swiss chard gratin

swiss chard gratin on
swiss chard gratin on


This week I’m dropping in with an easy little recipe for Swiss chard gratin. Now that Halloween is behind us, my thoughts are turning to Thanksgiving dinner and which dishes will make the cut. I haven’t decided if I’ll roast a turkey. Or maybe a goose? A glazed ham never disappoints. I’ve even been toying with the idea of a crown roast or salt-crusted rack of lamb or some other dramatic dish.

For those of you who look forward to turkey and stuffing and cranberry sauce all year, this must sound like nothing short of heresy. But alas, we have no set Thanksgiving ritual in my family. For most of the 90s, for example, we chose a different country or region each year and fashioned our holiday feast around its cuisine. (Ireland was my favorite, if you’re curious. Followed by Cajun.)

swiss chard gratin on

But back to this gratin. This is the only dish that’s Thanksgiving 2016 approved thus far. I made it for a cooking class I taught during my Paris culinary retreat in September and it struck me then what a wonderful holiday dish it would make. I served it alongside chicken with roasted turnips and grapes (recipe coming soon) and it was the perfect creamy foil for those earthy-sweet flavors.

So to all the Thanksgiving purists: This gratin may not be traditional, but I’m thinking it will do your turkey and cranberry sauce proud.

swiss chard gratin on

Swiss Chard Gratin

  • 1 large bunch (about 1 1/2 pounds) white-stemmed Swiss chard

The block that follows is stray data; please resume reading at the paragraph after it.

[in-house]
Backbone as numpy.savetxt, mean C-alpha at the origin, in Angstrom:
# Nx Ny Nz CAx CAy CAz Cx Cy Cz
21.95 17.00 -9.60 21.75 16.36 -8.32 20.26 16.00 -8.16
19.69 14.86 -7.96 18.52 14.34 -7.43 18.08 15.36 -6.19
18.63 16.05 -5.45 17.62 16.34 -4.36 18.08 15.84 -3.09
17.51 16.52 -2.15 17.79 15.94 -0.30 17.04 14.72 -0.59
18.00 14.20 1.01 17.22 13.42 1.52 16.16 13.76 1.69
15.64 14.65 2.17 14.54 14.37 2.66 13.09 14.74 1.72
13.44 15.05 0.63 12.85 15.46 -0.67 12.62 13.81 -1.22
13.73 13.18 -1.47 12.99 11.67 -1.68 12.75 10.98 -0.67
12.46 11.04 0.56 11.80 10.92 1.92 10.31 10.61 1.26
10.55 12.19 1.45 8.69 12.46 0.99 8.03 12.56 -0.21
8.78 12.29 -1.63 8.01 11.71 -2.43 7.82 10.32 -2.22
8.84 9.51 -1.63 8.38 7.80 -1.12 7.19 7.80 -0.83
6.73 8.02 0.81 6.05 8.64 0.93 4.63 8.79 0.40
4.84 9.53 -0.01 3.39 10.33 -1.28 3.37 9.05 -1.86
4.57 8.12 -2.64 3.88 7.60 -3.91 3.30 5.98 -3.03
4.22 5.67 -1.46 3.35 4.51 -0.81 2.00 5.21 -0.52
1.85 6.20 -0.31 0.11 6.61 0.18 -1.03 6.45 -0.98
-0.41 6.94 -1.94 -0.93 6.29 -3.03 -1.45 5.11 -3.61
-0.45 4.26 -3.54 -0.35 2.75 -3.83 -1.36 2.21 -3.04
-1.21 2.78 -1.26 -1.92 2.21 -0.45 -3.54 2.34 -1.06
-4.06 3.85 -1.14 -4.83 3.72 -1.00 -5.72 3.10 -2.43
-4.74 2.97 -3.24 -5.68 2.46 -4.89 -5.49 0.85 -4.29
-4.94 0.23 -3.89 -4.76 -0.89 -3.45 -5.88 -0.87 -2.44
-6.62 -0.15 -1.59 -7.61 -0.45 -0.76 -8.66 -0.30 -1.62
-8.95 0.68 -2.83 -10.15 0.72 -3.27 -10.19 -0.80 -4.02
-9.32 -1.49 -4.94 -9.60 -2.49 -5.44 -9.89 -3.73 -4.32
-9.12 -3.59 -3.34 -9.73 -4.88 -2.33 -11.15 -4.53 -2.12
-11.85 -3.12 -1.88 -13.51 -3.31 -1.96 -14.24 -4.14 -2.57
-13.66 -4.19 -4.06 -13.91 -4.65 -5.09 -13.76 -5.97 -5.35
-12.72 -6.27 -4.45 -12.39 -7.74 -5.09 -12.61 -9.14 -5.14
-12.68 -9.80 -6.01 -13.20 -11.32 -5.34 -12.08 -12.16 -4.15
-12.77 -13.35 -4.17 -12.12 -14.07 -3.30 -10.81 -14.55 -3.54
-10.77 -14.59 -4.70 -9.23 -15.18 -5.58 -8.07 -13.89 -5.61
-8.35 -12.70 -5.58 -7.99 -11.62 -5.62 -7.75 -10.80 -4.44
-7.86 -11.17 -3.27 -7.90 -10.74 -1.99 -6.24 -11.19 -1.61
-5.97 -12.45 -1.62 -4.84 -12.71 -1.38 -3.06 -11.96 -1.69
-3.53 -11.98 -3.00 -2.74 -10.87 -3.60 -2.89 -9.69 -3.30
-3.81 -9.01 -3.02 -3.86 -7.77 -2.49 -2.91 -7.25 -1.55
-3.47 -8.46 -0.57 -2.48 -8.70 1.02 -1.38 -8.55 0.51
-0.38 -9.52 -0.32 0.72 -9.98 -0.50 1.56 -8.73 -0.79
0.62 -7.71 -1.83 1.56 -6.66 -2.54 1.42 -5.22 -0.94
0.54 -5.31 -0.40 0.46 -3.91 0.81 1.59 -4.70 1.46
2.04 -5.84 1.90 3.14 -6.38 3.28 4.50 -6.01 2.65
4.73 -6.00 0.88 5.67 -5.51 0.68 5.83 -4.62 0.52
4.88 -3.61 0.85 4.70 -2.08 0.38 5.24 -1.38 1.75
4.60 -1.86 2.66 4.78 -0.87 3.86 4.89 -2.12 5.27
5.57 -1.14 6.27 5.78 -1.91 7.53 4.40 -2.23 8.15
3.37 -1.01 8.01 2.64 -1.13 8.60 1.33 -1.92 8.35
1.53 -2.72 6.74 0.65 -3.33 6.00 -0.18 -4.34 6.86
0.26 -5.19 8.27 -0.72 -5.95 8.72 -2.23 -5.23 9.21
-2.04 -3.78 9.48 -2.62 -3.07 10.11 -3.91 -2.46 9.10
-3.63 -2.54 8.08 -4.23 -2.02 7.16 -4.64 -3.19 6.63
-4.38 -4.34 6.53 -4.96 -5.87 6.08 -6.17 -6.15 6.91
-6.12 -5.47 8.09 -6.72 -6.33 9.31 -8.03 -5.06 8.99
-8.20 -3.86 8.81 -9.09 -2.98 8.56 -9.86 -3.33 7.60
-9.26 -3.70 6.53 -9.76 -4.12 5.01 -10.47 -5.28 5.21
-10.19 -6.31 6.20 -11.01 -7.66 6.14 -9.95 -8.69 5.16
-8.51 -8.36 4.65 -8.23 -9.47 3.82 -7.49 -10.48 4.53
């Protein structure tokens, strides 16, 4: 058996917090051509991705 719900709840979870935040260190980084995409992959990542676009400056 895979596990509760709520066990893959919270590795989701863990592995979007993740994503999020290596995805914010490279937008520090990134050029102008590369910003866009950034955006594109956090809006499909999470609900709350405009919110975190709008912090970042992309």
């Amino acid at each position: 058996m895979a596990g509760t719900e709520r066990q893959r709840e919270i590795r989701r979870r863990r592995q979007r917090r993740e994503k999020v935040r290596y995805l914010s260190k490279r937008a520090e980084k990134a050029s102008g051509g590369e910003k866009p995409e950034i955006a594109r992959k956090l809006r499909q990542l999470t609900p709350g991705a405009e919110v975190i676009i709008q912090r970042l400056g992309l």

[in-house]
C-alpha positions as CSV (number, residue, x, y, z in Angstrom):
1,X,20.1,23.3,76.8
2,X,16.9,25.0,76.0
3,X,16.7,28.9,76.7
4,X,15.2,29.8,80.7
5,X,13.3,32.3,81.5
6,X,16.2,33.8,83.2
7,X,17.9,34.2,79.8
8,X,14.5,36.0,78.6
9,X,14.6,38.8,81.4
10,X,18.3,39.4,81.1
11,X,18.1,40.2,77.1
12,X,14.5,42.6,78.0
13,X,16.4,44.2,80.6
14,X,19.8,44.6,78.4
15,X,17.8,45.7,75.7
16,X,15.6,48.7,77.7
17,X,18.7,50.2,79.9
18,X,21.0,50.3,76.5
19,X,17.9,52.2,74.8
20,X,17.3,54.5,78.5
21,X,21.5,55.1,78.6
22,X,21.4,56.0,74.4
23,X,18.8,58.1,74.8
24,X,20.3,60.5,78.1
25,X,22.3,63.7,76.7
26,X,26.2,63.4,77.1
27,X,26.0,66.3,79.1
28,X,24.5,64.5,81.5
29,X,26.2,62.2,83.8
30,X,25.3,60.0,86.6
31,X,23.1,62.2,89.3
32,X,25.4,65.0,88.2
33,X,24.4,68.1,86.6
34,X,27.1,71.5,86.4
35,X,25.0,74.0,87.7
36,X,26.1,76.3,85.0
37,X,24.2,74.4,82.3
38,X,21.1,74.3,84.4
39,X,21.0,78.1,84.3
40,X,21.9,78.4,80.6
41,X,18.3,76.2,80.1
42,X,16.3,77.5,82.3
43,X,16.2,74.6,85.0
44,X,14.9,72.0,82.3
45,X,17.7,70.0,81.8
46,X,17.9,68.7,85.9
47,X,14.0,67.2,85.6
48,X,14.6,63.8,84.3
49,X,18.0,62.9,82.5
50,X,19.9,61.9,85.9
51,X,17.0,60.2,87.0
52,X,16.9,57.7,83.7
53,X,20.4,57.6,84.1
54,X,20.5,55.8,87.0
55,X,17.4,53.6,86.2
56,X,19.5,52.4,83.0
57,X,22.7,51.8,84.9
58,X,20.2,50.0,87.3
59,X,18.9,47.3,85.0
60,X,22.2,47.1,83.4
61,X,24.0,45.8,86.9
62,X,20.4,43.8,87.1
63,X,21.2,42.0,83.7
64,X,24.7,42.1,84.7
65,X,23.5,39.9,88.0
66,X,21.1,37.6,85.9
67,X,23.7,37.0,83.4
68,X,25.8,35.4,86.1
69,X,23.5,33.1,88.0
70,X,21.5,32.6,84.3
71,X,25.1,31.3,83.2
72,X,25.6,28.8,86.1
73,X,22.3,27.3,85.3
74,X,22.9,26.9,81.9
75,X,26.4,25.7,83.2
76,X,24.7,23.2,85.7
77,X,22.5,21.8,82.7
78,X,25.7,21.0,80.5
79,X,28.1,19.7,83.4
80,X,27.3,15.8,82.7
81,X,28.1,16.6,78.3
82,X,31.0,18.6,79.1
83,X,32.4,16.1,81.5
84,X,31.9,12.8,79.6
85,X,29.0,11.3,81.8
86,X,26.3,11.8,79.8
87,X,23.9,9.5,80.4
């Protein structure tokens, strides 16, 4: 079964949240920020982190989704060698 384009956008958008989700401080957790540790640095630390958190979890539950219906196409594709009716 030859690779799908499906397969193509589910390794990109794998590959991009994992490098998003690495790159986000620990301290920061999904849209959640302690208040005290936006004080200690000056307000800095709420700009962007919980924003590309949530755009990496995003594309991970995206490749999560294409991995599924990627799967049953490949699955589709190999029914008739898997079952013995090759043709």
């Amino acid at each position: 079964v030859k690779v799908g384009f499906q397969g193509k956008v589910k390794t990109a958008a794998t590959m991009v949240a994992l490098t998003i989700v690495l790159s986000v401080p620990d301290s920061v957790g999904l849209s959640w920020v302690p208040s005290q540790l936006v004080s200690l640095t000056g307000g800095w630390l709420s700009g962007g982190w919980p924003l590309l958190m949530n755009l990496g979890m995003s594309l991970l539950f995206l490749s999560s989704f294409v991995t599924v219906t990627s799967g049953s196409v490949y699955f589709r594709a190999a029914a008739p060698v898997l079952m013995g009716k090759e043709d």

• Sea salt and freshly-ground pepper
  • 3 tablespoons butter
  • Squeeze of fresh lemon juice
  • 2 shallots, minced (should yield about 1/4 cup)
  • 3 tablespoons all-purpose flour
  • 1/2 cup crème fraîche or heavy cream
  • Freshly-grated nutmeg (optional)
  • 1/2 cup grated aged Comté or Gruyère cheese
swiss chard gratin on

Trim the stems from the chard, discarding any that are wilted. If any stems seem tough, peel them with a vegetable peeler to remove the strings. Bring a large pot of generously salted water (it should taste like the ocean) to a boil. Cut the chard stems crosswise into slices about 1/2 inch thick. Coarsely tear the green tops. Drop the stems into the boiling water and simmer for 5 minutes. Add the green tops and continue to cook until the tops are wilted and the stems are just tender, 3 to 5 minutes longer. Set a colander over a large bowl or pot. Drain the chard well, pressing on it with a flexible spatula or ladle to get out as much water as possible. Reserve the cooking liquid.

While the chard is cooking, generously butter a gratin dish. Set aside.

Meanwhile, make the bechamel: Melt the butter in a large sauté pan over medium heat. Add the shallots and cook, stirring, until soft and translucent, but not browned. Stir the flour into the shallots and cook for about about one minute, stirring constantly, to cook out the raw flavor. Measure out one cup of the chard cooking liquid and add it to the pan. Bring to a boil, whisking constantly, until the sauce thickens. Add the crème fraîche and bring just back to a boil. Remove from the heat. Season to taste with lemon juice and nutmeg.